The Prince of Homberg

Heinrich von Kleist, in a new version by Dennis Kelly
Donmar Warehouse

Production photo

The Prince of Homburg is a mighty strange play. Written by Heinrich von Kleist in the early years of the Nineteenth Century, there is a suspicion that it might work as well played as a satirical comedy rather than a historical drama.

Its central character is a heroic young army officer portrayed by Charlie Cox who, as the play opens, has seemingly lost his mind. Indeed his friend Harry Hadden-Paton's Hohenzollern describes the dreamy Prince as "a sleepwalker in love with the moon". Little thereafter throws doubt on that impression.

His reverie brings about an undying love for the beautiful Princess and, with it, a rash disregard for orders from the Elector of Brandenburg, an excessively proud ruler given more than a touch of the preposterous by Ian McDiarmid.

That is hardly the ideal precursor to the next day's work on the battleground where, recklessly ignoring orders, the Prince becomes a hero in the fight against the marauding Swedes, though possibly at a cost since he may have been responsible for the loss of some of his allies' lives.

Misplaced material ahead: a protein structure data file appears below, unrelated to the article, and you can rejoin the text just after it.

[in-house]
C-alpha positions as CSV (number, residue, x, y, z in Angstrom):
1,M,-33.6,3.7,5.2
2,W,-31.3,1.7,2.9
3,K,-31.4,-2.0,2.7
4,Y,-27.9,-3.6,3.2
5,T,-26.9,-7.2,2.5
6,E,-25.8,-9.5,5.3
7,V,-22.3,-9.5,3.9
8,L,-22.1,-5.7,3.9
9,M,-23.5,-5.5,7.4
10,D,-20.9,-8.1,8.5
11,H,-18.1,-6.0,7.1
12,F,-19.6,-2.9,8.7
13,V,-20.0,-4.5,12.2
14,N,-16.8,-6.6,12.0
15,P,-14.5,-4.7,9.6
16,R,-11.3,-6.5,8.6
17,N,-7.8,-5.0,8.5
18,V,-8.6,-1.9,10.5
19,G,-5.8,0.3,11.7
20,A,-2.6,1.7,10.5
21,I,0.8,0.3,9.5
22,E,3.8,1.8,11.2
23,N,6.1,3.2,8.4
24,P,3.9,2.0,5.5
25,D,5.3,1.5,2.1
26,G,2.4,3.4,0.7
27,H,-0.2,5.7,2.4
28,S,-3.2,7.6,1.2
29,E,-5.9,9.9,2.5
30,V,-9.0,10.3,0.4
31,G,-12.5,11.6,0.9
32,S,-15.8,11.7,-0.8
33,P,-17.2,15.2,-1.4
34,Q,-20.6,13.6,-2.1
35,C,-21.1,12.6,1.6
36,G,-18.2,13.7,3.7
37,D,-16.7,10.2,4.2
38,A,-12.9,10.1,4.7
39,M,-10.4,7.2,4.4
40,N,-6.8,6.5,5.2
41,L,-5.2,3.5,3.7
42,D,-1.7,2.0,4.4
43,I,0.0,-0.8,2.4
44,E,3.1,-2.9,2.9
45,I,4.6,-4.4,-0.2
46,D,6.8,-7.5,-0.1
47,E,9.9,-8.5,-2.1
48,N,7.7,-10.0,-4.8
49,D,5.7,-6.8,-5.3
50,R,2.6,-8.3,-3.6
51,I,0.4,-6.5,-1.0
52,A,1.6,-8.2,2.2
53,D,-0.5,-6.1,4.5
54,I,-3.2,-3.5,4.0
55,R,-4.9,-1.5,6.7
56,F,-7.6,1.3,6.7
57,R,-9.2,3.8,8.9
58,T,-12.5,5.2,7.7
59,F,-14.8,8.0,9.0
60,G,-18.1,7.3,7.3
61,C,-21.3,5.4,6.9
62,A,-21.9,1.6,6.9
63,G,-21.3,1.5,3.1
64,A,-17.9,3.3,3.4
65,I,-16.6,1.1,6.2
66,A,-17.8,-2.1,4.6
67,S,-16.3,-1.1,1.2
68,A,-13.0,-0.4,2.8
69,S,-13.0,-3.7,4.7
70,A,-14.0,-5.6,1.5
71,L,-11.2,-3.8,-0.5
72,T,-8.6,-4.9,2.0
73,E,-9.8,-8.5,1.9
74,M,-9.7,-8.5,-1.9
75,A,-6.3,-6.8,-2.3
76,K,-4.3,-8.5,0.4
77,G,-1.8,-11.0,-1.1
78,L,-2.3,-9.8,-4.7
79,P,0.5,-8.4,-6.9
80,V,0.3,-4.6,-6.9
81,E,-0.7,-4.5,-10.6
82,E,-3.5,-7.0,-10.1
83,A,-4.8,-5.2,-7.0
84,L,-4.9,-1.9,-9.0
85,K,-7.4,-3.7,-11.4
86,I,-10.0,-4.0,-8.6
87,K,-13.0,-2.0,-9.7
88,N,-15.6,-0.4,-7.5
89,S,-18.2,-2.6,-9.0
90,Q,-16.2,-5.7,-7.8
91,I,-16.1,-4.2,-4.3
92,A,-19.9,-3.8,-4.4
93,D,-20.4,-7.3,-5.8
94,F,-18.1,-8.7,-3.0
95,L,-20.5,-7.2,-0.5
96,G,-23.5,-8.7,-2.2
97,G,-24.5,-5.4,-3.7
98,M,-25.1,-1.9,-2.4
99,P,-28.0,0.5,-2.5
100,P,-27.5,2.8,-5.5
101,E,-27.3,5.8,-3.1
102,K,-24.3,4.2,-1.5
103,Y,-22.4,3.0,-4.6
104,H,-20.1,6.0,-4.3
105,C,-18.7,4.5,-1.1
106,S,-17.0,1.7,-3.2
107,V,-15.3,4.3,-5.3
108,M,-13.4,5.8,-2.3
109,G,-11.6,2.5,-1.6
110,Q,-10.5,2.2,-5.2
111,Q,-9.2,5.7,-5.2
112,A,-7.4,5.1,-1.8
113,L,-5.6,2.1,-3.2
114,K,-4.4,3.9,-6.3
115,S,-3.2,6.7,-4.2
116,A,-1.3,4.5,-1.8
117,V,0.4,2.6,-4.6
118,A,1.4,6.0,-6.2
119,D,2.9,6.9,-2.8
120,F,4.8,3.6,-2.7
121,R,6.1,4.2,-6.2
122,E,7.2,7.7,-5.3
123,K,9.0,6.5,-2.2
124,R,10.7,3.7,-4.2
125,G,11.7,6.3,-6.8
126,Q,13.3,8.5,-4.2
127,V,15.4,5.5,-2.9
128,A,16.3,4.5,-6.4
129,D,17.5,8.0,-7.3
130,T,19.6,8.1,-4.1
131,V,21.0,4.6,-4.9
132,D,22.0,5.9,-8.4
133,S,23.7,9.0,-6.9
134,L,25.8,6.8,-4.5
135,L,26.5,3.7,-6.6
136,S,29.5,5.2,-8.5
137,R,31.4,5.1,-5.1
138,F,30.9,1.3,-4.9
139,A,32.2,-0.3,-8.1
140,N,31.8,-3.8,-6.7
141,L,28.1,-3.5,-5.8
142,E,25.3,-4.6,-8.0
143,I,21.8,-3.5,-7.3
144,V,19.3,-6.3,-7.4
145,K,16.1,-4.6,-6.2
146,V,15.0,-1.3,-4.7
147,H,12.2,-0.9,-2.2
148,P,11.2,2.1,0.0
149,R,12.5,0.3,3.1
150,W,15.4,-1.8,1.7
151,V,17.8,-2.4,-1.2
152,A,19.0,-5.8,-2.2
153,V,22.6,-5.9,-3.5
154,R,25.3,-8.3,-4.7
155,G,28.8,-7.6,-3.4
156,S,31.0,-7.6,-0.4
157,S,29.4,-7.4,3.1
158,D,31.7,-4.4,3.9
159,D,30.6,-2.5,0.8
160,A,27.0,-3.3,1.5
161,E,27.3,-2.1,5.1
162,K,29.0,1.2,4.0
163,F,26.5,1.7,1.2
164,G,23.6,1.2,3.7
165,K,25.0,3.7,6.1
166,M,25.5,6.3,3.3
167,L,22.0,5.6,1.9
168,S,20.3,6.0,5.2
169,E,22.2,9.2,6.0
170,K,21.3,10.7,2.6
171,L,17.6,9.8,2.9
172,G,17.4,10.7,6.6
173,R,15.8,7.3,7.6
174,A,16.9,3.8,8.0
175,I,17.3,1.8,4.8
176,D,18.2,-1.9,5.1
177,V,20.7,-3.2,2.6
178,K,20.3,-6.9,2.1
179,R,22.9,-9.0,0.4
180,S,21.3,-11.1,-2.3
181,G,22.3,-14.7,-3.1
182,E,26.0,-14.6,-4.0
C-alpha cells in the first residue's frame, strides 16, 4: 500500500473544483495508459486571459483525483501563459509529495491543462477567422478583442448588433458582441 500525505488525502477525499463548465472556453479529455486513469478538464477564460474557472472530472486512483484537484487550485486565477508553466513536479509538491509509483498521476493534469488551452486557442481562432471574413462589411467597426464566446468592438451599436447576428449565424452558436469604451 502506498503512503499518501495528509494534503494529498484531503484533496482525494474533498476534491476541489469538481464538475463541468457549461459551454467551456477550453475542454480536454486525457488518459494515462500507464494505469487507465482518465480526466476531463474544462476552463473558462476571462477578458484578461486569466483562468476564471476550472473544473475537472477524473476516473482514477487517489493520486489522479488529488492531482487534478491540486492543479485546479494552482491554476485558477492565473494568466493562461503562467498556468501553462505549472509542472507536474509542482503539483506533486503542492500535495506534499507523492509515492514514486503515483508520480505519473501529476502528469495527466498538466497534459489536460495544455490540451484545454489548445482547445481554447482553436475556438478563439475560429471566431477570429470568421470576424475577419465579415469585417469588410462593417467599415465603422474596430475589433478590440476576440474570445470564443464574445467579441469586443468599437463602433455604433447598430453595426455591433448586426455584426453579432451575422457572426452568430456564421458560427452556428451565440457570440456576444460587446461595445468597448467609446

This is no fairy tale though and, rather than getting the girl and the glory as he expects, the Elector has the Prince court martialled and imprisoned. The young man's reaction is pitiful in every sense of the word as he turns coward, doing a fair impression of Claudio in Measure for Measure as he asks his love to beg for mercy at the cost of her own happiness.

The unlikely consequence is an army rebellion demanding the resurrection of their hero, led not by a hot-blooded young warrior but David Burke's doddery Colonel Kotwitz.

The remainder of the play is equally unpredictable, as is the characterisation, since most of the state's great and good take the least likely course of action whenever the opportunity arises.

By the end, all that is left is laughter, as the headstrong Princess, given very modern sensibilities by Sonya Cassidy, attempts to change the course of history single-handedly and very nearly succeeds.

Dennis Kelly has used poetic modern language to give the story a more contemporary feel, although the costumes and gloomy setting for Jonathan Munby's revival are from the original period.

The Prince of Homburg is a difficult play with its inconsistencies, and despite Heine's reputed praise that it is "as though written by the genius of poetry itself", the language is not always sufficient compensation for a story that seems so flawed.

Playing until 4 September

Reviewer: Philip Fisher

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